Awesome! Prehistoric Animal's Fossilized Ear Reveals Ancient Origins of Whale's Ultrasonic Hearing
A team of scientists from South Carolina has discovered a fossilized ear of a prehistoric animal that holds the answer on the origins of whales' ultrasonic hearing.
According to the study published in the journal Current Biology, the fossil is from a newly identified dolphin called Echovenator sandersi found in a drainage ditch in South Carolina. Using CT scans, the scientists compared the animal's ear to other whales and found out that showed similar characteristics with present-day whales that has ultrasonic hearing.
Morgan Churchill, lead author of the study, explained that the animal's skull features are associated with echolation, which is the ability to process high-frequency soundwaves and then bounce them off as echoes. Particularly, the inner ear of the animal is very similar to whales in modern times.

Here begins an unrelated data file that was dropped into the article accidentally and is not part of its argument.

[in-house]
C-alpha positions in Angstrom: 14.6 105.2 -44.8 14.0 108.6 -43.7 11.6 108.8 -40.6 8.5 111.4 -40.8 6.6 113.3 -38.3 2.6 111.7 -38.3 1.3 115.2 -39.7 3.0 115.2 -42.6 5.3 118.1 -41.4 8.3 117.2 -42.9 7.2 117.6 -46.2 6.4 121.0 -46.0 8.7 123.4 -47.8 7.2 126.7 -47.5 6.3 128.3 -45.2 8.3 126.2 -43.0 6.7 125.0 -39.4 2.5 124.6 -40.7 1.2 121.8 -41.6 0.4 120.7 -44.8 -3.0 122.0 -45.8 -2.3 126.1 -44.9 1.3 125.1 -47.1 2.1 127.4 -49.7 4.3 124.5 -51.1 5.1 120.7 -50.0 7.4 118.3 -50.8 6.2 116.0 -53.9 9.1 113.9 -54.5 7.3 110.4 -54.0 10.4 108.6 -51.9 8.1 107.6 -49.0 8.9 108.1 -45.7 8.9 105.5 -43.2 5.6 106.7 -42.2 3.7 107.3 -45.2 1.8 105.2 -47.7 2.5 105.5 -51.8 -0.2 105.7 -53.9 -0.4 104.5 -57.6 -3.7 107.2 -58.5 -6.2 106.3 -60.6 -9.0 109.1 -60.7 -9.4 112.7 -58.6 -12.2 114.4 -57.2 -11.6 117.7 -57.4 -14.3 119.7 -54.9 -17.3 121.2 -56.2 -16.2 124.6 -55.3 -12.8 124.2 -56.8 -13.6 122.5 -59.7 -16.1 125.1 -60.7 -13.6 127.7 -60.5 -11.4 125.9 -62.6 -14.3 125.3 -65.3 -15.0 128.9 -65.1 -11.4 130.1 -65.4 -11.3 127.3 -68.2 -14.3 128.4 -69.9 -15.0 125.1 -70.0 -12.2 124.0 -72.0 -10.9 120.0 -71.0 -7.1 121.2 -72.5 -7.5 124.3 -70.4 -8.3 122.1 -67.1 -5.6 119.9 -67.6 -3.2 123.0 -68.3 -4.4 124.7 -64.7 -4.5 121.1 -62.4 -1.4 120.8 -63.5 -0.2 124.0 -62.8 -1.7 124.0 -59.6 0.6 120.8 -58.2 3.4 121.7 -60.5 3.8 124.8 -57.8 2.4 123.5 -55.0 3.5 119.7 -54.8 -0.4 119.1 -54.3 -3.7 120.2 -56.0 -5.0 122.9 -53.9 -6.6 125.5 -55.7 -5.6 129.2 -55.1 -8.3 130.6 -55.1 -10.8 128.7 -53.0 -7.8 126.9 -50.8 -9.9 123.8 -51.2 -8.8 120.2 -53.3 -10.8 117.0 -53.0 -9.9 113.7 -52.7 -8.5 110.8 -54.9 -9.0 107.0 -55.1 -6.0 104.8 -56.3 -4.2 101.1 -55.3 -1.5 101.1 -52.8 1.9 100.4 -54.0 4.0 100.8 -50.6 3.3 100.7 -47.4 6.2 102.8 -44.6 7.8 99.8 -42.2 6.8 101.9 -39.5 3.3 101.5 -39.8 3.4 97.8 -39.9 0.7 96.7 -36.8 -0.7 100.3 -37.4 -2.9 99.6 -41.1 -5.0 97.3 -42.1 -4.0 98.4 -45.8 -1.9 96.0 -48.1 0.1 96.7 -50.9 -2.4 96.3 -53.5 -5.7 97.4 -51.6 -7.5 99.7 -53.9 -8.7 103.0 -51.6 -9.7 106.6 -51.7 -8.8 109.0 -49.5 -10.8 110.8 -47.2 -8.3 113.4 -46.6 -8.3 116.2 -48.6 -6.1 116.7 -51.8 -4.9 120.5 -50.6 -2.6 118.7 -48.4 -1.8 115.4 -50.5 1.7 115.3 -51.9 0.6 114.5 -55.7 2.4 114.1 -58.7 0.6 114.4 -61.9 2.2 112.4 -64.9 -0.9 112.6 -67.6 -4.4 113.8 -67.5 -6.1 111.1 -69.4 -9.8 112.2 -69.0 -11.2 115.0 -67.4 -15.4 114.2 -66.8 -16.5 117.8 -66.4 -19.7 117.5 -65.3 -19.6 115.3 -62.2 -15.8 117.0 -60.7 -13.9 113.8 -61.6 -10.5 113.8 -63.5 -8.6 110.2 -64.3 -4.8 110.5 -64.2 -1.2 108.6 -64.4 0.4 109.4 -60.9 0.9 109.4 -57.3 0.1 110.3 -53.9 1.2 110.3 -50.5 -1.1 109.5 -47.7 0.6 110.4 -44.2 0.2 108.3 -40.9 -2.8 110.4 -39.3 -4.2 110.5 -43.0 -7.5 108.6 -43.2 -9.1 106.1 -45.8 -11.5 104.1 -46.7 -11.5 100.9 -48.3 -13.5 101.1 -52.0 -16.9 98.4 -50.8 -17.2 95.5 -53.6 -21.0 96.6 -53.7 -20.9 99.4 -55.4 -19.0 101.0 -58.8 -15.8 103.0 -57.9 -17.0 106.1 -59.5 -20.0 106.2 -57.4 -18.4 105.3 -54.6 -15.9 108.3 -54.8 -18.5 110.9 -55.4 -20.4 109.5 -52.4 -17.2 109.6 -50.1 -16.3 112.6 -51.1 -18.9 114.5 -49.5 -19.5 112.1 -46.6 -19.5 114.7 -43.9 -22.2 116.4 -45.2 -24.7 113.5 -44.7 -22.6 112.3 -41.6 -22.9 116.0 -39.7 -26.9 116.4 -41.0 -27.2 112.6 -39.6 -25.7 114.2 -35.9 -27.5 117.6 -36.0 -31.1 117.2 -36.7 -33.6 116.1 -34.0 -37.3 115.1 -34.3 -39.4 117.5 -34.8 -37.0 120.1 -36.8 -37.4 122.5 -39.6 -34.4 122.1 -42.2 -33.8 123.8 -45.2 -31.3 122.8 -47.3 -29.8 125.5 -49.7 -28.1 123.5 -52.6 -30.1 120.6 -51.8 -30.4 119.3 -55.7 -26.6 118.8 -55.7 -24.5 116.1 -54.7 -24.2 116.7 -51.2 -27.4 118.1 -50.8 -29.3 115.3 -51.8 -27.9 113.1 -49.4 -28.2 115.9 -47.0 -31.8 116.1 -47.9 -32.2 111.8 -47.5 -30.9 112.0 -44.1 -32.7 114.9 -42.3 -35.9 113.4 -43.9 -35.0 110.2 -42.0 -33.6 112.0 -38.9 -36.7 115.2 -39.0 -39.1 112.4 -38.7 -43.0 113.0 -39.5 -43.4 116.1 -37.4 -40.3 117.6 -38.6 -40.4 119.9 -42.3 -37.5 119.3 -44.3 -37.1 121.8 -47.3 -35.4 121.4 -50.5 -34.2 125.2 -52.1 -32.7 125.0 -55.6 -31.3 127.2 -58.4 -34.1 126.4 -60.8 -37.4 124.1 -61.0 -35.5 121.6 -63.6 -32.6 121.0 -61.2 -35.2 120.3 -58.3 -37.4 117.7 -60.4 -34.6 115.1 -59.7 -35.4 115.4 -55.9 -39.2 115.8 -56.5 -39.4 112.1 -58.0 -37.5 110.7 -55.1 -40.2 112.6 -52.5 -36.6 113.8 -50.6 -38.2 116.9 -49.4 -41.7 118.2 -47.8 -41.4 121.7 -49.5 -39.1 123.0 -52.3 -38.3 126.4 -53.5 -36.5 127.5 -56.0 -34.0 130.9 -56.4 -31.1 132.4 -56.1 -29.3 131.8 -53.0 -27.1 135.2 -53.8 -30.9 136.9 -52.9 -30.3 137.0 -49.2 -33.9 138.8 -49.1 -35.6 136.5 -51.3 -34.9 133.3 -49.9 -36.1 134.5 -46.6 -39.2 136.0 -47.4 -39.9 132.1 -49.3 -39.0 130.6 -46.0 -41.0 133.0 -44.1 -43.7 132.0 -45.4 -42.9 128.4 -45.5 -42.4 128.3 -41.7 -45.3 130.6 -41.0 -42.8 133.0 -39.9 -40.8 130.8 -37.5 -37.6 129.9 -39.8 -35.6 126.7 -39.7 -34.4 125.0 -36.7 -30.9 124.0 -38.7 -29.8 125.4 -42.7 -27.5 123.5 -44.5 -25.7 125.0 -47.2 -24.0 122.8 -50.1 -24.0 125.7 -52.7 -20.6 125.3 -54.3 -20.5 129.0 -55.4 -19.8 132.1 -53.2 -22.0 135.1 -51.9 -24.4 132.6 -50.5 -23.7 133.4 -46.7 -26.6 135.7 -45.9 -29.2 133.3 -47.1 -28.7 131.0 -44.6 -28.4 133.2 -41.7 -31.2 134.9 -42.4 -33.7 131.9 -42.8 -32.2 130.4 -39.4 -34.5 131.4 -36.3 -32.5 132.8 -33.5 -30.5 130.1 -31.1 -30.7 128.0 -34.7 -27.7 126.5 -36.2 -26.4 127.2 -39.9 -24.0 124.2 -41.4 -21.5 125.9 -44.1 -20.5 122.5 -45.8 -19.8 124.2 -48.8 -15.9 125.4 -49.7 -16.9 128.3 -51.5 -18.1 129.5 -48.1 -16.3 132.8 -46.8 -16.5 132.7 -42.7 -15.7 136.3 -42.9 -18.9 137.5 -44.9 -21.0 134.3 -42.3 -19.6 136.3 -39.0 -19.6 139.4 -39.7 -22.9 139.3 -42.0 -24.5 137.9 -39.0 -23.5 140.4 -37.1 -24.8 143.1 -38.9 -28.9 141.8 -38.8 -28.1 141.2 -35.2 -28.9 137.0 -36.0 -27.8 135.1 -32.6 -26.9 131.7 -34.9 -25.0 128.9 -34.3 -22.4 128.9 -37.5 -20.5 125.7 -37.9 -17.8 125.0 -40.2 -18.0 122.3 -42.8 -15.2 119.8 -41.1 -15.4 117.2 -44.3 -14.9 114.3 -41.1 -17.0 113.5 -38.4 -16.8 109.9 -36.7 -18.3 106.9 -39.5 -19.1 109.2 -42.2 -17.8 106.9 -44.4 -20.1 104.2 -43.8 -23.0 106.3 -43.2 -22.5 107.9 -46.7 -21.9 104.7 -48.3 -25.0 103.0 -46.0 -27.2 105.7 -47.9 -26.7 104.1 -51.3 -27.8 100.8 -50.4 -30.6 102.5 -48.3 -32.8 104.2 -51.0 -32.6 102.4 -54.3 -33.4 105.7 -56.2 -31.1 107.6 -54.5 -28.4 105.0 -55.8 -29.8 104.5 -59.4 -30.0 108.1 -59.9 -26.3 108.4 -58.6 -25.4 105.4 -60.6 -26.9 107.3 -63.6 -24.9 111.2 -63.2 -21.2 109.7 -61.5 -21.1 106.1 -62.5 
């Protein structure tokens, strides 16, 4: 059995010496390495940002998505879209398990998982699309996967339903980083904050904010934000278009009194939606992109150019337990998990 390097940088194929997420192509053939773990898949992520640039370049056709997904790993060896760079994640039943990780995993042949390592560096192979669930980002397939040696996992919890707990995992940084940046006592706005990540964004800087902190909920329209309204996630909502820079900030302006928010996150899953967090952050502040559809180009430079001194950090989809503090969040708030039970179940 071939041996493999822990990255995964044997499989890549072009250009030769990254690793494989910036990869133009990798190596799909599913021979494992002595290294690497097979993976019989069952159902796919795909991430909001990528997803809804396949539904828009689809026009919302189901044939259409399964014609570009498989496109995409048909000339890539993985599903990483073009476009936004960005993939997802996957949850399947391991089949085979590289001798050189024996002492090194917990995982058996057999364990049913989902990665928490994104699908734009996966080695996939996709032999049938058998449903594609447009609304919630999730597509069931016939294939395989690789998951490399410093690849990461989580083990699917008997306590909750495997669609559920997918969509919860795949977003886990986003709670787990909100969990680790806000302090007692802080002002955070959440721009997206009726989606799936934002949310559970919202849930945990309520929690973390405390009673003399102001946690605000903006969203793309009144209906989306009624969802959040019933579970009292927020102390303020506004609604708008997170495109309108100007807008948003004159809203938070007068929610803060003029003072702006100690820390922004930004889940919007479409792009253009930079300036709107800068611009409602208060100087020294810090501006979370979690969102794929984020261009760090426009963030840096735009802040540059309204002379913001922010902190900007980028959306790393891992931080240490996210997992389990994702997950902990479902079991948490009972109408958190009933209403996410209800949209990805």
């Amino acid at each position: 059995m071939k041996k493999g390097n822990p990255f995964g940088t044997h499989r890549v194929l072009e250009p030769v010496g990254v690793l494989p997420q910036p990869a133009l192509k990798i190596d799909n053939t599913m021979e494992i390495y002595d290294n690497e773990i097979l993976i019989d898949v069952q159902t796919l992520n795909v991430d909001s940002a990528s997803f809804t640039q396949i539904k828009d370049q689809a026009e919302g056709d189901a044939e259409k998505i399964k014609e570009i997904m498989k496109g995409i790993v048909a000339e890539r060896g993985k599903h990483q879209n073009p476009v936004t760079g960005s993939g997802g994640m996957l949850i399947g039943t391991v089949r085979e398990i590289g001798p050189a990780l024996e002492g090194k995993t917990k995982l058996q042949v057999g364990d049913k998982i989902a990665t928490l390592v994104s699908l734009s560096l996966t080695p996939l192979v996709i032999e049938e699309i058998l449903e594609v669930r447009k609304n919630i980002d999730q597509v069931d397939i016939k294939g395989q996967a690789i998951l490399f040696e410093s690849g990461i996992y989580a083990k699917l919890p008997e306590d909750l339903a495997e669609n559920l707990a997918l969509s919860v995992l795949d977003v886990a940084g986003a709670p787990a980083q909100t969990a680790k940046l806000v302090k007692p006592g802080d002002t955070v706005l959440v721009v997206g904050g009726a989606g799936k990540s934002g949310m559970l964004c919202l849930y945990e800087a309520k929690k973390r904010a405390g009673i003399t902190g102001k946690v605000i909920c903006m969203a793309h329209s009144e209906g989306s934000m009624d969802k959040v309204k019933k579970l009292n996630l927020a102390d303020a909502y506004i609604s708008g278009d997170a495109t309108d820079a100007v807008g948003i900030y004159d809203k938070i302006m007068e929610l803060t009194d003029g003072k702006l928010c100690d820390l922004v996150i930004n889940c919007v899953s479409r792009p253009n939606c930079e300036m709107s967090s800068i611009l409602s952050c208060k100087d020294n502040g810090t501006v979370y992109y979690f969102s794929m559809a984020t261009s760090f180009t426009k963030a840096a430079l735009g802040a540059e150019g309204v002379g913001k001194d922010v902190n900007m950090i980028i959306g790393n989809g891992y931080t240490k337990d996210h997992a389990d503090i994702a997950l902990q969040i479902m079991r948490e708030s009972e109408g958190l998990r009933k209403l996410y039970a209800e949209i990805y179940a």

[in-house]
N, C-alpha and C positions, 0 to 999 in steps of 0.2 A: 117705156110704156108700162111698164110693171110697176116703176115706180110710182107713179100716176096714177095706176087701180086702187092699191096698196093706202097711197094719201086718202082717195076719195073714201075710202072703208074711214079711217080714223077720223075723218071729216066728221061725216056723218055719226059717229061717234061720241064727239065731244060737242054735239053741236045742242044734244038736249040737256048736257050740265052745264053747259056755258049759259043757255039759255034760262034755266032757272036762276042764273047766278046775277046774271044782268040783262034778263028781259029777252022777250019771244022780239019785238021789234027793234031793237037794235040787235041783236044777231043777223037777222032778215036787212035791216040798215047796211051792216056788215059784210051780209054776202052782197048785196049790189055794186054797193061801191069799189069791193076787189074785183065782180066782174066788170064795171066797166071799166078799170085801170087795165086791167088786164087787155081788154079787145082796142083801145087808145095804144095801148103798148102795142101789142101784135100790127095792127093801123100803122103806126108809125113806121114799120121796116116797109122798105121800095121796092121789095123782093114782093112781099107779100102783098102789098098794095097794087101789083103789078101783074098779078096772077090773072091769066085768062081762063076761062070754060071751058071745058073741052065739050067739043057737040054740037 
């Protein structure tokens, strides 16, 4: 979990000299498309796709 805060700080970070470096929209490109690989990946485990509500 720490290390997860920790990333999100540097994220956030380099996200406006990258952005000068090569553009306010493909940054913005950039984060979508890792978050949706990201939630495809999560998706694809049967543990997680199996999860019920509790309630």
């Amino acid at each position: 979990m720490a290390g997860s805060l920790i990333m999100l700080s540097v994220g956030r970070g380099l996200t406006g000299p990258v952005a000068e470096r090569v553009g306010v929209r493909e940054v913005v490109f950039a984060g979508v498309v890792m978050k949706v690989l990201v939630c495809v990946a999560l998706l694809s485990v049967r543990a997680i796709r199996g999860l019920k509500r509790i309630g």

"Echovenator already shows skull features associated with echolocation, although it perhaps couldn't have processed signals from echolocation as well as modern dolphins," Churchill said.
Currently, echolation is present in modern-day dolphins, sperm whales and orcas. These animals communicate via echoes in order to navigate and hunt in the ocean, (e) Science News reports.
"Echolocation is probably one of the most remarkable and unique adaptations within mammals. Out of 6,000 mammal species alive today, only bats and toothed whales, along with a very small number of small insectivores, use echolocation as a major way of navigating their environment," Morgan Churchill, lead author of the study, told Reuters.
Echovenator sandersi existed 27 million years ago and lived in shallow, warm seas. It's also relatively small compared to other ancient whales at only six feet long. The name "echovenator" means "echo hunter," describing the marine animal's ability to produce echoes.
Apart from the Echovenator, the team reveals that they are also studying other whale fossiils to unlock more secrets regarding the evolution of these animals.